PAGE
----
The University of Kansas and the NCAA are engaging in a war of words.
Kansas has been accused of committing five Level 1 violations, the most severe charges that can be brought against a program. It also includes the granddaddy of them all — lack of institutional control.
The indictment on Bill Self’s program was met with disdain. In short, the school’s response to the NCAA was, “DENY, DENY, DENY.” Shortly after that submission, Kansas invited Snoop Dog, Nasty Dogg and all of his acrobatic dancers to the school’s midnight madness. Now that a few months have passed, the NCAA has replied to Kansas’ response by dropping a 92-page document on their doorstep.
Filled with legal jargon, you can wade through all 92 pages here. I’m sure it’s all riveting. If you’d rather not read through the NCAA’s arguments, here are a couple of snippets that should raise a few eyebrows.
“While the football allegations involve alleged Level II and III violations, which are serious alleged violations, there can be no doubt the men’s basketball allegations are egregious, severe and are the kind that significantly undermine and threaten the NCAA Collegiate Model,” the NCAA enforcement staff wrote in its reply. “The institution secured significant recruiting and competitive advantages by committing alleged Level I men’s basketball violations. The institution, in taking its defiant posture in the case, is indifferent to how its alleged violations may have adversely impacted other NCAA institutions who acted in compliance with NCAA legislation.”
“Regarding the men’s basketball allegations, very few facts are in dispute,” the NCAA reply said. “The institution does not dispute that Adidas and its employee and consultant provided at least $100,000 to families of three men’s basketball student-athletes the institution was recruiting. Bill Self (Self), head men’s basketball coach, and Kurtis Townsend (Townsend), assistant men’s basketball coach, also do not dispute many of the facts related to Adidas and its representatives having contact with prospects, and that they regularly communicated with Adidas representatives about their recruitment of prospects.
Even though the NCAA brought out a few haymakers in their response, Kansas is not budging.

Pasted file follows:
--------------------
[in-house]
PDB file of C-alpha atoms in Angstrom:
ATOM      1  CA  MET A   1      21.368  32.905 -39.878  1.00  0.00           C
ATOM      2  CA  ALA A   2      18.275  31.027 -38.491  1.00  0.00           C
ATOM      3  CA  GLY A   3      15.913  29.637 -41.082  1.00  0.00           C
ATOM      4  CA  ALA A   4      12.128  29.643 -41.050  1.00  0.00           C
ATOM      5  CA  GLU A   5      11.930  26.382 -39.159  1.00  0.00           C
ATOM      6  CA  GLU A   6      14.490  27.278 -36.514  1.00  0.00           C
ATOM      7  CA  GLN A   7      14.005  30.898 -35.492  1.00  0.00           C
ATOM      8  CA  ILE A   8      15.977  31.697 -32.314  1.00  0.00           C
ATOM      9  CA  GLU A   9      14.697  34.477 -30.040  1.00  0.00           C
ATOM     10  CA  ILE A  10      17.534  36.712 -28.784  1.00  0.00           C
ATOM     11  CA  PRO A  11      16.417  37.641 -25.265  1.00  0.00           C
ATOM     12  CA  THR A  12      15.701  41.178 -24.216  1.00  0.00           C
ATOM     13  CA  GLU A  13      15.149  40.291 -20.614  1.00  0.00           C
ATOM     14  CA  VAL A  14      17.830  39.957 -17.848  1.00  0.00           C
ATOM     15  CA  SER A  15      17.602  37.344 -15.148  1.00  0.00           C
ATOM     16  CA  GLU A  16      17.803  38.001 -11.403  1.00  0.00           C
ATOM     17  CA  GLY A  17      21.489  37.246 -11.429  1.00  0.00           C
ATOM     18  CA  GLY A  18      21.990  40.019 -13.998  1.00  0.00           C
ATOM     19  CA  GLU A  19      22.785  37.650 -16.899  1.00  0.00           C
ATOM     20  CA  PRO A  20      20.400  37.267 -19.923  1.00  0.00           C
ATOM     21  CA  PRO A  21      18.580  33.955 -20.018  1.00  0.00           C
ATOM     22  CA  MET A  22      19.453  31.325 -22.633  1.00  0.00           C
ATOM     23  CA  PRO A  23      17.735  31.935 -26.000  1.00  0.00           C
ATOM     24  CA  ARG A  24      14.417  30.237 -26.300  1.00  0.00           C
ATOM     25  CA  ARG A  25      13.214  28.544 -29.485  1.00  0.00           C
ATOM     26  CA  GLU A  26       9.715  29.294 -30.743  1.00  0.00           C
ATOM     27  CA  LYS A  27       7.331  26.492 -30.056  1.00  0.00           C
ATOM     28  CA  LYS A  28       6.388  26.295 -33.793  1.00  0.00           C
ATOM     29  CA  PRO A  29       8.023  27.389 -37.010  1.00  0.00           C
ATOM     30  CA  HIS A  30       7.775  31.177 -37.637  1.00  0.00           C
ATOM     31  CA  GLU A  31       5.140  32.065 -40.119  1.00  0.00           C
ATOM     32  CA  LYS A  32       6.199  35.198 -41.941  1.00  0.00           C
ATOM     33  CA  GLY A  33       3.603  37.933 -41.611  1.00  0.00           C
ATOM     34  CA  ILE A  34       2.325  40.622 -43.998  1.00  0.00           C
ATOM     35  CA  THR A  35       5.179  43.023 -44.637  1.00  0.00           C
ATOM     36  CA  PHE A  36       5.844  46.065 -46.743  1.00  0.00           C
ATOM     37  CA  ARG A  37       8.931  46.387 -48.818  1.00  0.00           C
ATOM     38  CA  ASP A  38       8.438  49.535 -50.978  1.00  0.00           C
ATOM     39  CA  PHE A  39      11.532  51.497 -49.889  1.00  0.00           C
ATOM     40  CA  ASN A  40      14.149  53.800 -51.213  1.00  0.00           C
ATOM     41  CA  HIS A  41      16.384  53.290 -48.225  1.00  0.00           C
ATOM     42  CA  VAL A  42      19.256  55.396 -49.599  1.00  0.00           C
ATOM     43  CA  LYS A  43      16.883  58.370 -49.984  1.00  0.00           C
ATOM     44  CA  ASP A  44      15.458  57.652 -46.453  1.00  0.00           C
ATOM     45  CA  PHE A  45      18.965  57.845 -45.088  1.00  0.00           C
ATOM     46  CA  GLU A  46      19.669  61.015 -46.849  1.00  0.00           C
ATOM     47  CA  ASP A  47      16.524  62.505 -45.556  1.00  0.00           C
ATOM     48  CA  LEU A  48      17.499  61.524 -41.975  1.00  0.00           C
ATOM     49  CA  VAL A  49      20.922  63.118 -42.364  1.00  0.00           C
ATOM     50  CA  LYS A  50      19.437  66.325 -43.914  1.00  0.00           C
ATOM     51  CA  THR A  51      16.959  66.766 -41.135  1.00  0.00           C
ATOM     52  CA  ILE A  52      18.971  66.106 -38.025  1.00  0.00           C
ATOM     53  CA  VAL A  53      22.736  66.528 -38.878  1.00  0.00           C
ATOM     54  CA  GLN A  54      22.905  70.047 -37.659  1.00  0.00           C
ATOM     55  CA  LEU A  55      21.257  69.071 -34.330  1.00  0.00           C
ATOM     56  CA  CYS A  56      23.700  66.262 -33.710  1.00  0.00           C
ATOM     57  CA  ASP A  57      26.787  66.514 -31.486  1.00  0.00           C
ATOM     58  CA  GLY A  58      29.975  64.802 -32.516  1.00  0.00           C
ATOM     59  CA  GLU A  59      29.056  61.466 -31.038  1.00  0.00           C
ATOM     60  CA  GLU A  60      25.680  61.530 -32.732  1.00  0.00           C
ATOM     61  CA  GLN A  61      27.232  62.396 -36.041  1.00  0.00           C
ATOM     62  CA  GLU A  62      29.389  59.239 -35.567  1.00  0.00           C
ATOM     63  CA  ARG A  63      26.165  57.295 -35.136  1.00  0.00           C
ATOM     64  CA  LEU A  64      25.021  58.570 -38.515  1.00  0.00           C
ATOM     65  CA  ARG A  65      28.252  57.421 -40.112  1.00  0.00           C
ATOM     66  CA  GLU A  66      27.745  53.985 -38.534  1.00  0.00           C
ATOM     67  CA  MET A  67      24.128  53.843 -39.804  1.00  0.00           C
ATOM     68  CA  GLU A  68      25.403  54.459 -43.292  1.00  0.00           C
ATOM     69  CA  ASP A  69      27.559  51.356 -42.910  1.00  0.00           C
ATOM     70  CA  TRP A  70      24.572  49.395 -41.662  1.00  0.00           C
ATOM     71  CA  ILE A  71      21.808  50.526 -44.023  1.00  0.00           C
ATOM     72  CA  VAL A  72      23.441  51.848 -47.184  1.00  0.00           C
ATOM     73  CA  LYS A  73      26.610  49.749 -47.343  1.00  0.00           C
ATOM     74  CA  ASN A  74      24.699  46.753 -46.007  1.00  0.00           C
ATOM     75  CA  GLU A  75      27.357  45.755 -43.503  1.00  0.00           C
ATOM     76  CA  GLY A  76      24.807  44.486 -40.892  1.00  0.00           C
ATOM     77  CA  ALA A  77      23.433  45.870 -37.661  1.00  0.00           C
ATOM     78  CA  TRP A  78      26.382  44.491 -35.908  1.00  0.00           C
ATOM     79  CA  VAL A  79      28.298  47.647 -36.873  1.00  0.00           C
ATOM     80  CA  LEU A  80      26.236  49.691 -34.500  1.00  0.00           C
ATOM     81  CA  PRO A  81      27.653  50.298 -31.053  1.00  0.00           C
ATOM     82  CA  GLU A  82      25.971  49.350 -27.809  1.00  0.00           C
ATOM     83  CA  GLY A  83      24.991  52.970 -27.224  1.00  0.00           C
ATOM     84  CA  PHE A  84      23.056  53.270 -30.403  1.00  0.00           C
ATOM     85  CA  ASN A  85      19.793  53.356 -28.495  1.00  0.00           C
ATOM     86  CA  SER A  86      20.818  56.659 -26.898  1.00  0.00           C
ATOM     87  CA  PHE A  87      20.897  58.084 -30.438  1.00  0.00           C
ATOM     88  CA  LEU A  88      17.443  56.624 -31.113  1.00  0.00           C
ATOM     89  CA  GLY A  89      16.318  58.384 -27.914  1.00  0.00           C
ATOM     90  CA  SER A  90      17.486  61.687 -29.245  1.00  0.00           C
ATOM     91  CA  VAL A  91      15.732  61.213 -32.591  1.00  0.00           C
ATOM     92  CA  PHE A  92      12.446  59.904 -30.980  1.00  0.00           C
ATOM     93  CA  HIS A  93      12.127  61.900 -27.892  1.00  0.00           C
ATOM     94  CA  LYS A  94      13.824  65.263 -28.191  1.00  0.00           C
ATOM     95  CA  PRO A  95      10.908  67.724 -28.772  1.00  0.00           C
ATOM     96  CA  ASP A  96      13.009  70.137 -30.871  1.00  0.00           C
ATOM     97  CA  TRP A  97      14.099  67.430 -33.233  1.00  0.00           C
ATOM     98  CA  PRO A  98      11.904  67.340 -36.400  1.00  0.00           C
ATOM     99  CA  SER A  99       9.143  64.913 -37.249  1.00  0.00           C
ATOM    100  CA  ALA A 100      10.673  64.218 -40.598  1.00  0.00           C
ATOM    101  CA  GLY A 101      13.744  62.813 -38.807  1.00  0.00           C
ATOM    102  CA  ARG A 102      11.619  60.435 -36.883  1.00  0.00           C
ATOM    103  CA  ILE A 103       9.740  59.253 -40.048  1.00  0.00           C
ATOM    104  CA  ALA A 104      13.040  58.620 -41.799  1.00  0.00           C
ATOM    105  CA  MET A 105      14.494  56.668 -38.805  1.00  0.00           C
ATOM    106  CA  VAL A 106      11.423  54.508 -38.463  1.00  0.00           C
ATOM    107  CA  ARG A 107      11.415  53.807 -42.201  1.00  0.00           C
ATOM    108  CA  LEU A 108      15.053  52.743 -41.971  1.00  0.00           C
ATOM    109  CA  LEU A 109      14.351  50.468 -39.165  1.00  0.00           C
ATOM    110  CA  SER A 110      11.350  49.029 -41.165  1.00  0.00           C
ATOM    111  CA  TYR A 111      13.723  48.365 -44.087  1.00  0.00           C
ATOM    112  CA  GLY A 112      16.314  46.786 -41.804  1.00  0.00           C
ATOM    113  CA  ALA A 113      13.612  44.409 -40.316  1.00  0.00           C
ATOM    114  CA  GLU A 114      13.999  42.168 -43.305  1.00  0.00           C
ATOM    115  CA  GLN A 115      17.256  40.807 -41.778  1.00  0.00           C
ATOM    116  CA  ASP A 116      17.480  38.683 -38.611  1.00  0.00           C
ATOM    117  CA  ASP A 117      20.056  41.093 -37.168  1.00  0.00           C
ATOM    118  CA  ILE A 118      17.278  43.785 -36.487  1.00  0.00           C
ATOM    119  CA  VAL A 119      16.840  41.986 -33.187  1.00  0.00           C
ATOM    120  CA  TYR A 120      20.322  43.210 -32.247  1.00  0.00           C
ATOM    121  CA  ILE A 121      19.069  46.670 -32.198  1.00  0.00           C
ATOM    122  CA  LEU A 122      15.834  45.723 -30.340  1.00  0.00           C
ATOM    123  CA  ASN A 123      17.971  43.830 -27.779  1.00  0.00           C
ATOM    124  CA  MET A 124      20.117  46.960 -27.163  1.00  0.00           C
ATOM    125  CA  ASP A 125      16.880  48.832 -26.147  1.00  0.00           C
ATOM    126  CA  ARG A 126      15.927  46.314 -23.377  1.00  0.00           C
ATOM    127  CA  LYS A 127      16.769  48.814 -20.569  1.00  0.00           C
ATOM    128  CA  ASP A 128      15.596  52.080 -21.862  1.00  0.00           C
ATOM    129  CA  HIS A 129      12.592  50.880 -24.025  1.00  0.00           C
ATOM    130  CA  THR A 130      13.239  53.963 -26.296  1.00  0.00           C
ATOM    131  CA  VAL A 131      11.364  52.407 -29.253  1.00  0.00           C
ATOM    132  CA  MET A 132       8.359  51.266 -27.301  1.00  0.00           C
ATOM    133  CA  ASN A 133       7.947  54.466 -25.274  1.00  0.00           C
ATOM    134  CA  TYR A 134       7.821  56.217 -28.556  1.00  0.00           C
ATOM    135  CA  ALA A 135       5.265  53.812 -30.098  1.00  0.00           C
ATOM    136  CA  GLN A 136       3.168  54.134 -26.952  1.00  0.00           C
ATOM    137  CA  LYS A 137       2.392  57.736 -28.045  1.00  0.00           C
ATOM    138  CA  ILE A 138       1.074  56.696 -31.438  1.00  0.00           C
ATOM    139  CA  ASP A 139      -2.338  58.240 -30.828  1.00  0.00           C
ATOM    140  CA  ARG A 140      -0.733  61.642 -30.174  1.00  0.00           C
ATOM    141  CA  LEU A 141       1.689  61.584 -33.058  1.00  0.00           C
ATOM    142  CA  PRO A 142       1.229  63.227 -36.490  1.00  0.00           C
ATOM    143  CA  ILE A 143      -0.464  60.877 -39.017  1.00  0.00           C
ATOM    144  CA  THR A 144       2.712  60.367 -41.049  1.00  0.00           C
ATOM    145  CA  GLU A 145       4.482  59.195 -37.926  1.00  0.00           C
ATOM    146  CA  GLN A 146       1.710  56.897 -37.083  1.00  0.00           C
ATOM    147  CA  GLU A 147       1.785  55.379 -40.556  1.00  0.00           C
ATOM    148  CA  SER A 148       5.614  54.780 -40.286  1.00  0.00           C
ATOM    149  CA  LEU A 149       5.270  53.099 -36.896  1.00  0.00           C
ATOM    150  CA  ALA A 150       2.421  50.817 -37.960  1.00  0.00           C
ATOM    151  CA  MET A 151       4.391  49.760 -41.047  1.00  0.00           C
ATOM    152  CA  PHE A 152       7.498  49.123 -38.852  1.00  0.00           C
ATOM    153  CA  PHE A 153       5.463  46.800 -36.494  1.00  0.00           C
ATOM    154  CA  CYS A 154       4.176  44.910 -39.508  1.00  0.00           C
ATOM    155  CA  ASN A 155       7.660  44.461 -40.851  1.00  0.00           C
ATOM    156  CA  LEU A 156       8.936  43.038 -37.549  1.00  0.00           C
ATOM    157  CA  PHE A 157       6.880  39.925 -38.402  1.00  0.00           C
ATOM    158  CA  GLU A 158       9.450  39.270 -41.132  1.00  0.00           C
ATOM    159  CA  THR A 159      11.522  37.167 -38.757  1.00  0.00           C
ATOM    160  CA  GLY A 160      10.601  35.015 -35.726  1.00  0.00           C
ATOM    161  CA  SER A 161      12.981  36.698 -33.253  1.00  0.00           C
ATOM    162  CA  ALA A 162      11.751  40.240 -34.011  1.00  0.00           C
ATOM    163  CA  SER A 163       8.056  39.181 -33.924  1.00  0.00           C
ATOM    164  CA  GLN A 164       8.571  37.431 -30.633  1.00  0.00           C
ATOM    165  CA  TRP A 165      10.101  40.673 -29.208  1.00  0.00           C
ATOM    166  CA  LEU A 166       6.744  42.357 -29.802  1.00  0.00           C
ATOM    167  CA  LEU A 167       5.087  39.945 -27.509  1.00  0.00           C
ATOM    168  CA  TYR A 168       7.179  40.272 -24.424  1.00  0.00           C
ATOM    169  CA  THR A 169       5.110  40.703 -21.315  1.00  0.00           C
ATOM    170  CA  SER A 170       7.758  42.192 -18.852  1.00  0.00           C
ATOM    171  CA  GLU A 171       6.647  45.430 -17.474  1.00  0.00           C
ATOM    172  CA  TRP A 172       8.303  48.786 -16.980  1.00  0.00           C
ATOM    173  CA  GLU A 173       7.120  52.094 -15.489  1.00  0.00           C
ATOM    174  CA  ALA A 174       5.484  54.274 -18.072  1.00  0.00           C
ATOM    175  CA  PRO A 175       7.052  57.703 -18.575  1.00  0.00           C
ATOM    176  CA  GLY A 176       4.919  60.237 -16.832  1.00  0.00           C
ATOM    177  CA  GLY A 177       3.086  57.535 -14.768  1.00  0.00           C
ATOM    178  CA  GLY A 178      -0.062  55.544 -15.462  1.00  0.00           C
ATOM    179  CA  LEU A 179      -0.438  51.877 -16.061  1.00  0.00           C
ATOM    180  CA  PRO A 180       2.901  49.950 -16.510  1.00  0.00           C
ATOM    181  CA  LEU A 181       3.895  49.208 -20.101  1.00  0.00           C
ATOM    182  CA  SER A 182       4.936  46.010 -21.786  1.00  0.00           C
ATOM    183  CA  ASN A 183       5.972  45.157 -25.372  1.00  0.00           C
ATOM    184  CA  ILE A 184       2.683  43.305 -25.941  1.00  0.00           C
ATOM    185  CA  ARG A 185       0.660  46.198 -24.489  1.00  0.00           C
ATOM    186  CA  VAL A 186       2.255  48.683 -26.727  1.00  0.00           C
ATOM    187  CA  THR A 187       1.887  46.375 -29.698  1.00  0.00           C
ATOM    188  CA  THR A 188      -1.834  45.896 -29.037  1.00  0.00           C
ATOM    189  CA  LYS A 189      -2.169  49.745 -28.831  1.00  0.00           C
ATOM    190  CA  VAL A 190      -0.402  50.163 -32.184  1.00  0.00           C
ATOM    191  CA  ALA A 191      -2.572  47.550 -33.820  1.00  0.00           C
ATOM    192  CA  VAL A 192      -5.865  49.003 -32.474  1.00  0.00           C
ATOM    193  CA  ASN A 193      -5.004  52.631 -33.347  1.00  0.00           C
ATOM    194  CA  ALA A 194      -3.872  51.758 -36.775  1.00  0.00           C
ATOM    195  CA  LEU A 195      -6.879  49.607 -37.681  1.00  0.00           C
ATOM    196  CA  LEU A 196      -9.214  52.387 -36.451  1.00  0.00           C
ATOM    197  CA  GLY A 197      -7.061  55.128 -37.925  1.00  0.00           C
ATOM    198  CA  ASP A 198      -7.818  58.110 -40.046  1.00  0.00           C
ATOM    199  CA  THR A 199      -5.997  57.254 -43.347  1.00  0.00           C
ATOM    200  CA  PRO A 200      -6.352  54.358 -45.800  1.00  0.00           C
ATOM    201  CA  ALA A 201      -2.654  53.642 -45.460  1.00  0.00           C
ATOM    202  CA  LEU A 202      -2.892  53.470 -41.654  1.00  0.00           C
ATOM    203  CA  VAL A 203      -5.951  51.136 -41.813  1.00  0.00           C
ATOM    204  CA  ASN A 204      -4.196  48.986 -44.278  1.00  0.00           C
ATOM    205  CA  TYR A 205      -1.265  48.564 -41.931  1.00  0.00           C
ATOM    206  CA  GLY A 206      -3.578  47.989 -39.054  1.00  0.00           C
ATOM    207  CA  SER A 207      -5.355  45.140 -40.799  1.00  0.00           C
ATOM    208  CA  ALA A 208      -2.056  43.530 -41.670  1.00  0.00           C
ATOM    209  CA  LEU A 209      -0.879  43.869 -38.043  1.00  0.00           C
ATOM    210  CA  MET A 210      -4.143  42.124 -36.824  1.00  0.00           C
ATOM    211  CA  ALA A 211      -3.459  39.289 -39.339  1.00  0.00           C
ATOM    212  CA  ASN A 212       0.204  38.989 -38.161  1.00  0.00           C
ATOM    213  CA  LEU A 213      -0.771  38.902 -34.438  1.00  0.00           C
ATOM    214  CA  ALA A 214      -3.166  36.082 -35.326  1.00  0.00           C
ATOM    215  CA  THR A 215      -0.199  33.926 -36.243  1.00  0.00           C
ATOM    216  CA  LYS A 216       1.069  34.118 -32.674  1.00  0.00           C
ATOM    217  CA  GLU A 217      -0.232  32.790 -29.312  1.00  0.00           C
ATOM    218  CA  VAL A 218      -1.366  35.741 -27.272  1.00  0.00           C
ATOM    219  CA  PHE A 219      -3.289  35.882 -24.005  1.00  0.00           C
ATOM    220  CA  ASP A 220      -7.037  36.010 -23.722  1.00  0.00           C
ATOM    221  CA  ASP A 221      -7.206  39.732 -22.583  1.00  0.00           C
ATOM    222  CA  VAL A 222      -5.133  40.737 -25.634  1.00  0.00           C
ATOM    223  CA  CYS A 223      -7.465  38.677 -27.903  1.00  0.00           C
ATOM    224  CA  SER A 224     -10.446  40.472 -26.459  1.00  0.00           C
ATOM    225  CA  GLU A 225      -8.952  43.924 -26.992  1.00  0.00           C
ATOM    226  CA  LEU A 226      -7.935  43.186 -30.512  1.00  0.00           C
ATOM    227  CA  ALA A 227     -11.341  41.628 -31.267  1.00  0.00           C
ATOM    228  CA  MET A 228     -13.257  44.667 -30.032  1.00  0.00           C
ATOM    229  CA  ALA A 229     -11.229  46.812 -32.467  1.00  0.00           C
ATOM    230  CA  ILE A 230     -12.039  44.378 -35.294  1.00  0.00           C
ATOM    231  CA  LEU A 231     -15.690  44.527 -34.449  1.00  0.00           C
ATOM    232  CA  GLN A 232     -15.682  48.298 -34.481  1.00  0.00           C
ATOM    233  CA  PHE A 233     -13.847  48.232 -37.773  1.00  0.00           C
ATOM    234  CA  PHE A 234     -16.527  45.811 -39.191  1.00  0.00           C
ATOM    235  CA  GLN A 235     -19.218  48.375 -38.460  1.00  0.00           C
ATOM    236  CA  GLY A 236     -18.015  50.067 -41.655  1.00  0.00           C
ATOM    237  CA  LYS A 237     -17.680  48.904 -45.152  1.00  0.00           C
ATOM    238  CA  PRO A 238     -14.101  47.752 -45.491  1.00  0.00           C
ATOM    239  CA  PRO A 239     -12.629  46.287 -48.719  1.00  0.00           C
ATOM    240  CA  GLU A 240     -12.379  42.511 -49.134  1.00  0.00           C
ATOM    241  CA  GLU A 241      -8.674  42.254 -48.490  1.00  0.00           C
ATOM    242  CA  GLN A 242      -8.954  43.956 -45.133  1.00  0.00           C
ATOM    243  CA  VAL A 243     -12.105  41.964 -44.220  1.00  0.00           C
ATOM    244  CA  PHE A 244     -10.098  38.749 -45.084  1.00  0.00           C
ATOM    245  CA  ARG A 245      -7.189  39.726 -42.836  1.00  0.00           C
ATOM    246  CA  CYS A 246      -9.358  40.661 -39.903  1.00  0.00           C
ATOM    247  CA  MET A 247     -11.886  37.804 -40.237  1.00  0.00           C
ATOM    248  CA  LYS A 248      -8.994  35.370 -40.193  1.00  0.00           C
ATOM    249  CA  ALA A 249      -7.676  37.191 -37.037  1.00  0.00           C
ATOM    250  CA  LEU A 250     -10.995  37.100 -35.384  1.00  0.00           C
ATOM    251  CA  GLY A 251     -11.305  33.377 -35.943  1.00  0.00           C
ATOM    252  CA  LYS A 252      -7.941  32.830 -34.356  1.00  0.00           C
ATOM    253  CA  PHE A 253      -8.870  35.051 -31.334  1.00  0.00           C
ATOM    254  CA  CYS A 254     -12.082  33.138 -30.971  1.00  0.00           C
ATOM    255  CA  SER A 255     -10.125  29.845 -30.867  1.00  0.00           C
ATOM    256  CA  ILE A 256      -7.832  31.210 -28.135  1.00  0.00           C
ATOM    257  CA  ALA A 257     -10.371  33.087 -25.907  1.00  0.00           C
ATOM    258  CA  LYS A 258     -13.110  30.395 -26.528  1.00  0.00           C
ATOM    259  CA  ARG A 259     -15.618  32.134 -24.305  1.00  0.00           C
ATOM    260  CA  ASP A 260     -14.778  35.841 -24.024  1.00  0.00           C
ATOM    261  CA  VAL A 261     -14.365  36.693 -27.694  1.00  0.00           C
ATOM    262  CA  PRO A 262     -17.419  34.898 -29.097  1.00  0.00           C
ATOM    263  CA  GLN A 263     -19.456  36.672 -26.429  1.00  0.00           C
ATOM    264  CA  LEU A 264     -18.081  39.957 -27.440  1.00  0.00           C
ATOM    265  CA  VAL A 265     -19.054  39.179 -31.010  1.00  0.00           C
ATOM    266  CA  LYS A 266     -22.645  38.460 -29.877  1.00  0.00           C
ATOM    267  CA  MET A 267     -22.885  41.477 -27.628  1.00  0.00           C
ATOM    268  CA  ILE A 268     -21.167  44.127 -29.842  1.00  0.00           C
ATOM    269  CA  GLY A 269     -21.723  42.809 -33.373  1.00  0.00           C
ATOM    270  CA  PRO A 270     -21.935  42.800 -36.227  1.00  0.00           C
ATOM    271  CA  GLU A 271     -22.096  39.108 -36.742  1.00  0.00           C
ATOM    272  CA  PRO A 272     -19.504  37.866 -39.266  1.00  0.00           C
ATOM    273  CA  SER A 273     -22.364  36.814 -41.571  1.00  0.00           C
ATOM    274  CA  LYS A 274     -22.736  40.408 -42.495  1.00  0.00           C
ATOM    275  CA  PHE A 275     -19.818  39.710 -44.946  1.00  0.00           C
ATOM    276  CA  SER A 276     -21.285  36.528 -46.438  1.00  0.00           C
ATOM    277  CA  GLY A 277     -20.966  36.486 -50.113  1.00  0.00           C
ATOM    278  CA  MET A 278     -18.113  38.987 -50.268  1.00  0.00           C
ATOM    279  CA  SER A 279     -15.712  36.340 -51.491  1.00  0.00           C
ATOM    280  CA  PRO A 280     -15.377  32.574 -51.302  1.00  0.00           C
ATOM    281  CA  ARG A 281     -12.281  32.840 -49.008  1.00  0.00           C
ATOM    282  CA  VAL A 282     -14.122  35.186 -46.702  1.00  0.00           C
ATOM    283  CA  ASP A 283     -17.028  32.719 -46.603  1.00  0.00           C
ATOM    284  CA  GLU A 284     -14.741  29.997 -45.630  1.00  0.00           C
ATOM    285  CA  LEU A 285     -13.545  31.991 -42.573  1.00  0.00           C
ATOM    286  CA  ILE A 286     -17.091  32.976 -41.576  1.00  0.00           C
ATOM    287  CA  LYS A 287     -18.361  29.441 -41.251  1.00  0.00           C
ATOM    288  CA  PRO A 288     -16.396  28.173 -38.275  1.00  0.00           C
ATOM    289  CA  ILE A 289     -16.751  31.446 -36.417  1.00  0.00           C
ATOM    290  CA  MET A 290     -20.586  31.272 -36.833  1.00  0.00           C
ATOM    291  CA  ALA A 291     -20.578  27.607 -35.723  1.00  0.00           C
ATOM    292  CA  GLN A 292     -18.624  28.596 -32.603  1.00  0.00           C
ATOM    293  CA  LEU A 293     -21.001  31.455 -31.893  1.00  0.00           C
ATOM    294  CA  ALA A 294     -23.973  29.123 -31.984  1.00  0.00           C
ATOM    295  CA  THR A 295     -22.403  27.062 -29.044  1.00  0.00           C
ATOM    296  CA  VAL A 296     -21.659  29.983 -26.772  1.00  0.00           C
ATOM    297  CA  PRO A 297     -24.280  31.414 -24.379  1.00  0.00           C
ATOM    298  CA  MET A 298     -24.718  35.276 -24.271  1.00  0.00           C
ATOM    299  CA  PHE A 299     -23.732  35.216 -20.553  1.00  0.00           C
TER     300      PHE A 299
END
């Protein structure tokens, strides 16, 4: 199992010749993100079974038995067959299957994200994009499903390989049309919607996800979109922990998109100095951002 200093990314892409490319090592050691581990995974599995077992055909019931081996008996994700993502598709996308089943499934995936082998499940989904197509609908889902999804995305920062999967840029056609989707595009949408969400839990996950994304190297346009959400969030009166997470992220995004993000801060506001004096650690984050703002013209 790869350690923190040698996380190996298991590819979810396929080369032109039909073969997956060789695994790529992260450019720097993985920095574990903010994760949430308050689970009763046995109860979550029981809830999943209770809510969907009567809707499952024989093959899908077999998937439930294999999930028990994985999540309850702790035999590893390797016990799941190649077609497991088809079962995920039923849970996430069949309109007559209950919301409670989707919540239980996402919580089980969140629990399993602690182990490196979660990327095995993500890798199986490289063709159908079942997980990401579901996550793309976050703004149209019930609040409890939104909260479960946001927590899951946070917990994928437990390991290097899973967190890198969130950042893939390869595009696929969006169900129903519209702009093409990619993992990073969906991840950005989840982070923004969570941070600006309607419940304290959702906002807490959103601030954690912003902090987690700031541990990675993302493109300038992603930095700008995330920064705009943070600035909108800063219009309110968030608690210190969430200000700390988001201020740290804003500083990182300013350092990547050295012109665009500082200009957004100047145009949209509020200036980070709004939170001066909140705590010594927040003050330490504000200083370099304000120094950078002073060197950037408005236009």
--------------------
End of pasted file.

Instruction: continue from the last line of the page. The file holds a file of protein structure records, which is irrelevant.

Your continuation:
“The NCAA enforcement staff’s reply does not in any way change the University of Kansas’ position that the allegations brought against our men’s basketball program are simply baseless and littered with false representations,” Kansas’ statement from Thursday reads. “As the federal trial proved, Adidas employees intentionally concealed impermissible payments from the University and its coaching staff. The University has never denied these impermissible payments were made. For the NCAA enforcement staff to allege that the University should be held responsible for these payments is a distortion of the facts and a gross misapplication of NCAA Bylaws and case precedent. In addition, the enforcement staff’s assertion that KU refuses to accept responsibility is wrong. The University absolutely would accept responsibility if it believed that violations had occurred, as we have demonstrated with other self-reported infractions. Chancellor Girod, Jeff Long and KU stand firmly behind Coach Self, his staff and our men’s basketball program, as well as our robust compliance program.”
The conflict will come to a head as the two sides debate on whether or not T.J. Gassnola and others from Adidas acted as representatives of the school. It’s a matter of splitting legal hairs, but the NCAA uses pretty wide-ranging language to define “representatives of the institution’s athletic interests.”
“The institution, Self and Townsend have accepted no responsibility for this conduct,” the NCAA’s opening statement reads. “They assert that Adidas and four of its employees or consultants are not representatives of the institution’s athletic interests.”
Now that the two parties have gone back and forth, the Committee of Infractions will host Kansas for a hearing. When their day in court will take place is only a guess at this point, thanks to the Coronavirus.